Shawarma, the Iconic Israeli Street Food, Is Slowly Making a Comeback in Tel Aviv

Fans of the popular dish are encountering new eateries that are making successful attempts to return shawarma to its glory days

A shawarma at Tel Aviv's Mifgash Habracha.
Eran Laor

The end-of-year summaries are over, and in any case this column doesn’t usually make them – we’d rather eat instead – but if there was one pleasing mini-trend that is worth noting, it’s the ostensible return of shawarma. If in the middle of the last decade, Tel Aviv was full of dozens of shawarma joints, most of which closed pretty quickly, fans of this popular delicacy, frequently called the “queen of the street food,” have lately encountered some new eateries that are making successful attempts to return the dish to its glory days. These include the Mutfak and Babacim Turkish restaurants, and the quasi-Greek Pitos.

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This is all good. In fact it’s very good – but it’s not enough. If it's to be a true revival we need to talk about what is called “Israeli” shawarma. True shawarma connoisseurs tend to wrinkle their noses when confronted with a skewer of turkey meat, but even they will have to admit that during a time of distress or mere craving, this is the (relatively) lightest, most available and popular solution. Two new places have given us the opportunity to examine the possibility of a shawarma comeback.

Welcome minimalism

Mifgash Habracha (65 Hakishon St., Tel Aviv) is the type of place that rarely opens in the city anymore, mainly because it looks and acts as if it has been here for at least 20 or 30 years. Who calls themselves by such a name anymore, unless it’s trying to hint at pseudo authenticity? Who makes do with a simple sign, with no “brand,” no website and no Facebook page?

This welcome minimalism continues inside, with (turkey) shawarma and schnitzel. The shawarma ranges from 34 to 45 shekels ($9.20 to $12.15); the schnitzel sells for 25 to 35 shekels, depending on whether it’s served in a pita, lafa or baguette, or on a plate. And that’s it.

Shawarma isn’t at all cheap, for its vendors or its consumers, but I’m happy to say that the portions sold at Mifgash go for somewhat less than the average in Tel Aviv. Take an uncharacteristically generous portion of sliced meat (I ordered it in pita, for 34 shekels), and add to it a counter full of pickles, fried eggplant and grilled hot peppers to be sampled freely, plus classic, fresh, oil-drenched (and addictive) french fries – and you get why this place quickly became a hit among the residents and workers in the Florentine neighborhood (including several employees of Haaretz, whose offices are nearby).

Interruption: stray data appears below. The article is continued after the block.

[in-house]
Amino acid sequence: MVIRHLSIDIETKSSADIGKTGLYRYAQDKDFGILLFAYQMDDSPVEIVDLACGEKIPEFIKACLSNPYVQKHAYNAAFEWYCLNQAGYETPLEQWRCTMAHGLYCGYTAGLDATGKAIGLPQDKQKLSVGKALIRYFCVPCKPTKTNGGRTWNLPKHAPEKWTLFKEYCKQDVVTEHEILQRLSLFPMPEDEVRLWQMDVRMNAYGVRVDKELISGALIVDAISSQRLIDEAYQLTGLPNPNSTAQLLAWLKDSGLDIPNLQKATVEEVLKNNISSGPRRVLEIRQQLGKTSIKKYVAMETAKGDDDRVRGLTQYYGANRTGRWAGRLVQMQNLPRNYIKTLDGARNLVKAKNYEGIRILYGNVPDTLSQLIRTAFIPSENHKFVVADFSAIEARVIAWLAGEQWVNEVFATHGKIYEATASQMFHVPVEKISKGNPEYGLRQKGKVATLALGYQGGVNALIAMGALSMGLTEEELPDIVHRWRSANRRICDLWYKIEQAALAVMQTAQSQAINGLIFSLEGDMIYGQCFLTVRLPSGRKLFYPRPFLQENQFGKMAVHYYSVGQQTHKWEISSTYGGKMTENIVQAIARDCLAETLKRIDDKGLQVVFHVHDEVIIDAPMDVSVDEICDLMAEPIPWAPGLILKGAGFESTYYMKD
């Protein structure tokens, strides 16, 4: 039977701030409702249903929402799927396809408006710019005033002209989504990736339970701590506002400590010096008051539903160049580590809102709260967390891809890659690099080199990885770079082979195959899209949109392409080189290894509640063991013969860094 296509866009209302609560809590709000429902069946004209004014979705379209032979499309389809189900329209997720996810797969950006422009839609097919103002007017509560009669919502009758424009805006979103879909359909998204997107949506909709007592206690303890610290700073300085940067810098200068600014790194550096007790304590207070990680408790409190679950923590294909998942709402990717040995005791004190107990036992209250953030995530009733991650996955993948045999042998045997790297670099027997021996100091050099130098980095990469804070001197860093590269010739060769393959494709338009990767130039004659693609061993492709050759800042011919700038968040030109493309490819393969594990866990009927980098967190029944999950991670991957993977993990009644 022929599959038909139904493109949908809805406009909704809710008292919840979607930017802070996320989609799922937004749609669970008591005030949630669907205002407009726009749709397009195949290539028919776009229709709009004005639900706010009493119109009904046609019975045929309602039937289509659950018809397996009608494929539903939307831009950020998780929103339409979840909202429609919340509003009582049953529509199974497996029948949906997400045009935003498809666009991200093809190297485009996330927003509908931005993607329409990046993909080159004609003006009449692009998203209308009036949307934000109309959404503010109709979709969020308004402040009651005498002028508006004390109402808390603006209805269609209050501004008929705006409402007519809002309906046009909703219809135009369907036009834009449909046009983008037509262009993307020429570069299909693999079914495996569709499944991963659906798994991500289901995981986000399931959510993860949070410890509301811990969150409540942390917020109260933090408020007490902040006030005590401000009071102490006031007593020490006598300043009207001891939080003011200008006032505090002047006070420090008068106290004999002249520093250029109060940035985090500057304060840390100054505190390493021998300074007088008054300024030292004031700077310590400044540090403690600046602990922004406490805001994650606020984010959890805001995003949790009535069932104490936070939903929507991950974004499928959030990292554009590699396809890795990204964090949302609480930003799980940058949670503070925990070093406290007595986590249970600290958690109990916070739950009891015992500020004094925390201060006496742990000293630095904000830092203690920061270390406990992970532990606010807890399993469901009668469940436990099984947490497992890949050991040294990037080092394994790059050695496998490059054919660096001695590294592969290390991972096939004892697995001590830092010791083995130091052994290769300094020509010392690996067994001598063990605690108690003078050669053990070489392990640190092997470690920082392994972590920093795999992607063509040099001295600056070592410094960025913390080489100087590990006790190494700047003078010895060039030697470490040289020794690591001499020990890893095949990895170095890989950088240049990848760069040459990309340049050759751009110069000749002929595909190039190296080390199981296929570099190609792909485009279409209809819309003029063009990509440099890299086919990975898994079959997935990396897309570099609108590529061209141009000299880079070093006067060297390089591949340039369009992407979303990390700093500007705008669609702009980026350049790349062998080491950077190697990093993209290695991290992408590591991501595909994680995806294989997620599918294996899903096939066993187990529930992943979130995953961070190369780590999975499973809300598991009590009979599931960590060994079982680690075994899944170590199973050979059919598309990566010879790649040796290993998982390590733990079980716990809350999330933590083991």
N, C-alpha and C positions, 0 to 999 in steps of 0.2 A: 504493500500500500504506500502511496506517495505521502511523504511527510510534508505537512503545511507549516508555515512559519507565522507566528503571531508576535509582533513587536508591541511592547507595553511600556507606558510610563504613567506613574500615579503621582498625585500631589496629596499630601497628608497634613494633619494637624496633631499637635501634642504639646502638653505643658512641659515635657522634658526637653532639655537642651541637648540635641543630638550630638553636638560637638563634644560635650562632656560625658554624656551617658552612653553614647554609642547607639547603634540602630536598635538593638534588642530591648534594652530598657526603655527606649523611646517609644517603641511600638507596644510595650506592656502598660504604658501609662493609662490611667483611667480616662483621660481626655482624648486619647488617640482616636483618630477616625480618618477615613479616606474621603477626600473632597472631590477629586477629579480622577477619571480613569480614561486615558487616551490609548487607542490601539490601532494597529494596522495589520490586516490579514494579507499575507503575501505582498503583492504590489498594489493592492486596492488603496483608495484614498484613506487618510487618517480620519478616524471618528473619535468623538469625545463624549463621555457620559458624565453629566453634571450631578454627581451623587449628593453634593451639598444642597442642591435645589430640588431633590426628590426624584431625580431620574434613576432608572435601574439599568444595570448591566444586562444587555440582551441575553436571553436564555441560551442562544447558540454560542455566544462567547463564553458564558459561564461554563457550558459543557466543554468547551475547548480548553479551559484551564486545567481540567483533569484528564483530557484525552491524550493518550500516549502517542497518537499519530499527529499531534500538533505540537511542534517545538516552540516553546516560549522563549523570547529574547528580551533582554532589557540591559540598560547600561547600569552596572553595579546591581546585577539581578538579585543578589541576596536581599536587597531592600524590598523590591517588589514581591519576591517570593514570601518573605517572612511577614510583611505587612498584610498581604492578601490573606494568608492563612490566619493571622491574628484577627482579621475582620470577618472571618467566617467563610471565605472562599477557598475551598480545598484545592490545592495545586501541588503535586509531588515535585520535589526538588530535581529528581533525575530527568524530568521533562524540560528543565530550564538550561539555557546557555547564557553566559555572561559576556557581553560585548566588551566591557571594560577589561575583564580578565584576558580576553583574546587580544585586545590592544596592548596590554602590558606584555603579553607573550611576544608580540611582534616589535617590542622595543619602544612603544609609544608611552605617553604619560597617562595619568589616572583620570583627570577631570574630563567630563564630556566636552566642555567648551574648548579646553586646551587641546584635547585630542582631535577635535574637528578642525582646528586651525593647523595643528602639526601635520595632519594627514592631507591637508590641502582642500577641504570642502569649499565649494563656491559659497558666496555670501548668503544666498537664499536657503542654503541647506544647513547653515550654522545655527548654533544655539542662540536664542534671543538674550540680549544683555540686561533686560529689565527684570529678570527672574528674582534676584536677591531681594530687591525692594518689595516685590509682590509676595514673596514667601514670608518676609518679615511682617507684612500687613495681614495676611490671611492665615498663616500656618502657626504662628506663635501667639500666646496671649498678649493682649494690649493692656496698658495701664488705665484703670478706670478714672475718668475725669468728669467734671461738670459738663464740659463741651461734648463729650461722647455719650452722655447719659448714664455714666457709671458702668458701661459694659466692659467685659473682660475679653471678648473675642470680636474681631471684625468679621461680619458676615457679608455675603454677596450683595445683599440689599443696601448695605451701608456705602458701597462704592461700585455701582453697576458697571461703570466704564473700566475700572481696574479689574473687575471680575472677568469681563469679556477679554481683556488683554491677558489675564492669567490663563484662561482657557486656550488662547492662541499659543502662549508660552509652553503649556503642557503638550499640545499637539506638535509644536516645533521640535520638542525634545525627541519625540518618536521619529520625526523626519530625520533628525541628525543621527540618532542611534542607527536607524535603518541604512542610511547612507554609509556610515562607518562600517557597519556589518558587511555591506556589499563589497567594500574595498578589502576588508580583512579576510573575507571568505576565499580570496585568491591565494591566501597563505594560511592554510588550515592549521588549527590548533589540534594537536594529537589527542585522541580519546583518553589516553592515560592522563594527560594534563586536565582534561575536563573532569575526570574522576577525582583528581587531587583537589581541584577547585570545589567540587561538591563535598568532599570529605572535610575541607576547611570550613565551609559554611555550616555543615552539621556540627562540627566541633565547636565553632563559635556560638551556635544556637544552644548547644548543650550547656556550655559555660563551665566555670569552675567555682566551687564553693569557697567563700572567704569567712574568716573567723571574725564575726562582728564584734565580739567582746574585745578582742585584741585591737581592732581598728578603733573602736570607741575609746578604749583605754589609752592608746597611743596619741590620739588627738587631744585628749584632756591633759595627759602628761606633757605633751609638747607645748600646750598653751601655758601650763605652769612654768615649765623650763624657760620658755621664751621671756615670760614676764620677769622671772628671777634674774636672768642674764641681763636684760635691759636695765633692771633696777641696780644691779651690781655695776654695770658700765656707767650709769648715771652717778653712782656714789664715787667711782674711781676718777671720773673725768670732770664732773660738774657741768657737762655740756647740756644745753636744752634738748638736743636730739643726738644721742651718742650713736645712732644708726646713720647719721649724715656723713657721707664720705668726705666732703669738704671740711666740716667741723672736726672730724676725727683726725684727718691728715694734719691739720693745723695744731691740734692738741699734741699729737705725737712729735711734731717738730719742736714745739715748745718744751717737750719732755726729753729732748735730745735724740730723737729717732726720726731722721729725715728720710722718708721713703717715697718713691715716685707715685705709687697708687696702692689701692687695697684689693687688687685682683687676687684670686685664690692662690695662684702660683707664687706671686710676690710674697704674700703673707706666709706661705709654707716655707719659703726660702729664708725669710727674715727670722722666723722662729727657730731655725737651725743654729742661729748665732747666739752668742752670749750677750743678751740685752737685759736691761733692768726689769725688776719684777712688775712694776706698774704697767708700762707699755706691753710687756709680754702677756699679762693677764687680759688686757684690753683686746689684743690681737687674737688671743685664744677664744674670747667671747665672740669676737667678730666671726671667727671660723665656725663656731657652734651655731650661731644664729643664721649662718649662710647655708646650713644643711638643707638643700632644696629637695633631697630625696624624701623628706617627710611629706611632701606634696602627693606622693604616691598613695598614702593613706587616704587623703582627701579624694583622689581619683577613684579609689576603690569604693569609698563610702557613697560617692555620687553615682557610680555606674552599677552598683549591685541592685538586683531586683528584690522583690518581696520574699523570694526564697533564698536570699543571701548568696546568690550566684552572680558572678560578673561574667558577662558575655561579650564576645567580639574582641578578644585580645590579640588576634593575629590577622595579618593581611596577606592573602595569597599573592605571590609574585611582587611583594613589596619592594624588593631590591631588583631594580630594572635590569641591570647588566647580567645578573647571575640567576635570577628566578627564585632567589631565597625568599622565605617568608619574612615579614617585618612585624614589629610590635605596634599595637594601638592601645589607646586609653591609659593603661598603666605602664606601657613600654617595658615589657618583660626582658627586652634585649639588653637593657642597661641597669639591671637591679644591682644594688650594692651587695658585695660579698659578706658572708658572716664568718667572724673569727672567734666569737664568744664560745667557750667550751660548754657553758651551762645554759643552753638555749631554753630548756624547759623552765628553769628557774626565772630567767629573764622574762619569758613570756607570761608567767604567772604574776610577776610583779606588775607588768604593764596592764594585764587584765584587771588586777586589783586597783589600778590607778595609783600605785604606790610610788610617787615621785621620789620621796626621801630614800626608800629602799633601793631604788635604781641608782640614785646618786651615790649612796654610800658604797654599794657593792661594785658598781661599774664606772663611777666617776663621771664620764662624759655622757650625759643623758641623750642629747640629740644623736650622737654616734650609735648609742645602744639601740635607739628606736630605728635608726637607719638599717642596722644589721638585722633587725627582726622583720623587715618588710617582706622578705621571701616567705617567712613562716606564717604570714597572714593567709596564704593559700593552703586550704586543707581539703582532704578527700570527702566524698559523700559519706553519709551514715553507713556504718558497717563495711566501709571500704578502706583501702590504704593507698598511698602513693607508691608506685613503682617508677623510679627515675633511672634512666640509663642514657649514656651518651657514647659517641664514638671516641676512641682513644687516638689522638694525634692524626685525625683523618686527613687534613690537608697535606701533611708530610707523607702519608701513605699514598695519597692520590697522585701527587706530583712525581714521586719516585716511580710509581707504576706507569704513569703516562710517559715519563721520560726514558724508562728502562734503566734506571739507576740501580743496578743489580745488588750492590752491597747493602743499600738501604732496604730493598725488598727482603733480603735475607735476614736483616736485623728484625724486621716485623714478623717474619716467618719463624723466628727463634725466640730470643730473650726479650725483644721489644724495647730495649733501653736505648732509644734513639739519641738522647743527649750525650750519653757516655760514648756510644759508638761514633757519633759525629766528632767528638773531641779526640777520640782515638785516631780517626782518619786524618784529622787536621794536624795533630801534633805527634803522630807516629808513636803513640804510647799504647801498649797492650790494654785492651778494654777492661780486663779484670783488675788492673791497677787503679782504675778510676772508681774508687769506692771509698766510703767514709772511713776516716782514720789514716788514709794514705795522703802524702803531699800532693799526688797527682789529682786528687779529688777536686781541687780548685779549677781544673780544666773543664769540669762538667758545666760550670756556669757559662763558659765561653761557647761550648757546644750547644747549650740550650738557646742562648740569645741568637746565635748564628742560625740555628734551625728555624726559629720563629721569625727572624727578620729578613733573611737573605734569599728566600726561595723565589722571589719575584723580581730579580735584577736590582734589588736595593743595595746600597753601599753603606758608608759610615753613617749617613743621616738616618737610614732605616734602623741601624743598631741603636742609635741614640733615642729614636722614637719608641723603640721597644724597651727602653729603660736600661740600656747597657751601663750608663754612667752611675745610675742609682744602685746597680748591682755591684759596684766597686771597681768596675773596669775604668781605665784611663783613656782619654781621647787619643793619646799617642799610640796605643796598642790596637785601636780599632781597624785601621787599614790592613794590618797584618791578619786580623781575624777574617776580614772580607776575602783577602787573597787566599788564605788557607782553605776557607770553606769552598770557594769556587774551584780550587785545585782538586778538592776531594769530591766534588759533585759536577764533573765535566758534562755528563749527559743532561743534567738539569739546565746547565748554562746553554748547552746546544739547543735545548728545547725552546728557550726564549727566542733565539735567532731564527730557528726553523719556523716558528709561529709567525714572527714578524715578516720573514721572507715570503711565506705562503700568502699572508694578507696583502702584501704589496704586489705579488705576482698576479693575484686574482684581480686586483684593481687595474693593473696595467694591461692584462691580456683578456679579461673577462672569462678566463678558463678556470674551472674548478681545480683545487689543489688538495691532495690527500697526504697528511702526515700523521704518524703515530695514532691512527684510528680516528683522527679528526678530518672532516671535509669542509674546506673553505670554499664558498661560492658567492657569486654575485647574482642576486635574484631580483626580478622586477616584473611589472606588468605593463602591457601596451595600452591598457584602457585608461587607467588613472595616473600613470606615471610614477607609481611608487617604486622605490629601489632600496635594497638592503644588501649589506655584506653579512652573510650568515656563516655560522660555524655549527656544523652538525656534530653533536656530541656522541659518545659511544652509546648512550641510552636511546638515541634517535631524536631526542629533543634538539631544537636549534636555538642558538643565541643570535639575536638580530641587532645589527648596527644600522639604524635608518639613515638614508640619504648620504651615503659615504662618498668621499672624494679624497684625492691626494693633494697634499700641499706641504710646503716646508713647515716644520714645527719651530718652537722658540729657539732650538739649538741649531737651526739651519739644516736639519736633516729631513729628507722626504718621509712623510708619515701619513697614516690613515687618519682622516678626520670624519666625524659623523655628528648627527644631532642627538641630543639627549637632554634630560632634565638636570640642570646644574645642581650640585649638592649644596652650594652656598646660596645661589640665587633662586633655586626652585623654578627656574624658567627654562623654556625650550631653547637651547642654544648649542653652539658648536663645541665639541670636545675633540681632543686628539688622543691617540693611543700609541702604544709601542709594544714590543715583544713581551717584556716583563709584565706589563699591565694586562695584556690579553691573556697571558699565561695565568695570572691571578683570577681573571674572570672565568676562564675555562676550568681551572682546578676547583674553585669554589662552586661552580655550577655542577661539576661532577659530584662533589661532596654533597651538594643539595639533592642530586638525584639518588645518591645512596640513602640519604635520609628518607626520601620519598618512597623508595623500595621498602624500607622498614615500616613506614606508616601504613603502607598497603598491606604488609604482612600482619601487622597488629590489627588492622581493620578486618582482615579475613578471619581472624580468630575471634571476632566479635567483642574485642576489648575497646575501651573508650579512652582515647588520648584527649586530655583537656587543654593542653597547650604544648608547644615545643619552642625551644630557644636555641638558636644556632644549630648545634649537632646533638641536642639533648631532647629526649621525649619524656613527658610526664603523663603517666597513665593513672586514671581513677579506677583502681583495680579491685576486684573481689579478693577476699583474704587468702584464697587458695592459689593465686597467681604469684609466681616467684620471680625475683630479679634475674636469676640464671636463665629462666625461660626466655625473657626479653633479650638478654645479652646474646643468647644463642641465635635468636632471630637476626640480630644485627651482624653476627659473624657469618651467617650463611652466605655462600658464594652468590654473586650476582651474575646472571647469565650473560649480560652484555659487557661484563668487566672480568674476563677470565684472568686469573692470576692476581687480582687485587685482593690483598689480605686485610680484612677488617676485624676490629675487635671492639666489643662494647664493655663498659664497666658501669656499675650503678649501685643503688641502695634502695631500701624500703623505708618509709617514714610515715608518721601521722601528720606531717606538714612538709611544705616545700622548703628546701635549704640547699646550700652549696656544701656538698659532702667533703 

Condiments and salads for shawarmas at Nurman.
Eran Laor

The retro continues with the turkey meat on the rotating spit, which is huge and coarse in texture, with thick pieces sliced off in a manner that is uncharacteristic of our times – not with some cutting robot, not even with an electric slicer, but with a regular knife by the guy at the counter. The result is uneven meat chunks that are far different from the thin shavings we get elsewhere. The use of the wrong spices (whether too weak or too aggressive) or dry spots on the meat can easily ruin such shawarma, but fortunately that doesn’t happen here. This one doesn’t taste much different from any other turkey shawarma, but one does recognize the cautious use of cumin and turmeric, which makes this shawarma no less tempting, but much less yellowish and phosphorescent.

Branded design

A small jump to the center-of-the-center of Tel Aviv and the price for shawarma in pita jumps 10 percent: 38 shekels at Nurman (96 Hahashmonaim St.), whose location under the Gindi Towers left it no alternative but to put on a more sophisticated, modern face. Once – okay, 10 years ago – a place like this would have been called a “high-tech shawarma joint,” but today it is now the standard and it’s places like Mifgash Habracha that are considered a sensation.

There are two shawarma rotisseries here, with veal/lamb or turkey meat (you can mix them if you like), and a spanking-clean glass case in front of them containing a more than ample selection of toppings: two types of hot pepper (red and green), pickled lemons, pepper spread and the other usual suspects in this genre.

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The turkey shawarma was reasonable. Very thin pieces that were a little less juicy than one might expect (the requisite dome of fat on top was already shrunken when we arrived; while it’s correct to give customers a piece of it if they ask, one must remember that it has a role to play here). The seasoning was the type you find in other places. No complaints, but no special praise here, either.

The second spit was more successful. The shawarma was dark, soft and juicier – and naturally and understandably less seasoned. I know plenty of people who love meat but still avoid lamb because of its dominant taste that remains long after it’s eaten. That doesn’t happen here, because the lamb mostly takes the form of fat, while the meat itself is decent veal. Forgetting the hummus-tahini option and taking advantage of an unexpected addition of pickled (and sharp) lemon created a portion of shawarma that was relatively original and refreshing.

In both cases there was nothing sensational. But you know what? We weren’t looking for that. We’d be happy with a few other options like these. If Mifgash Habracha and Nurman survive 2019, we could officially declare that shawarma is back. We hope it won’t ever abandon us again.

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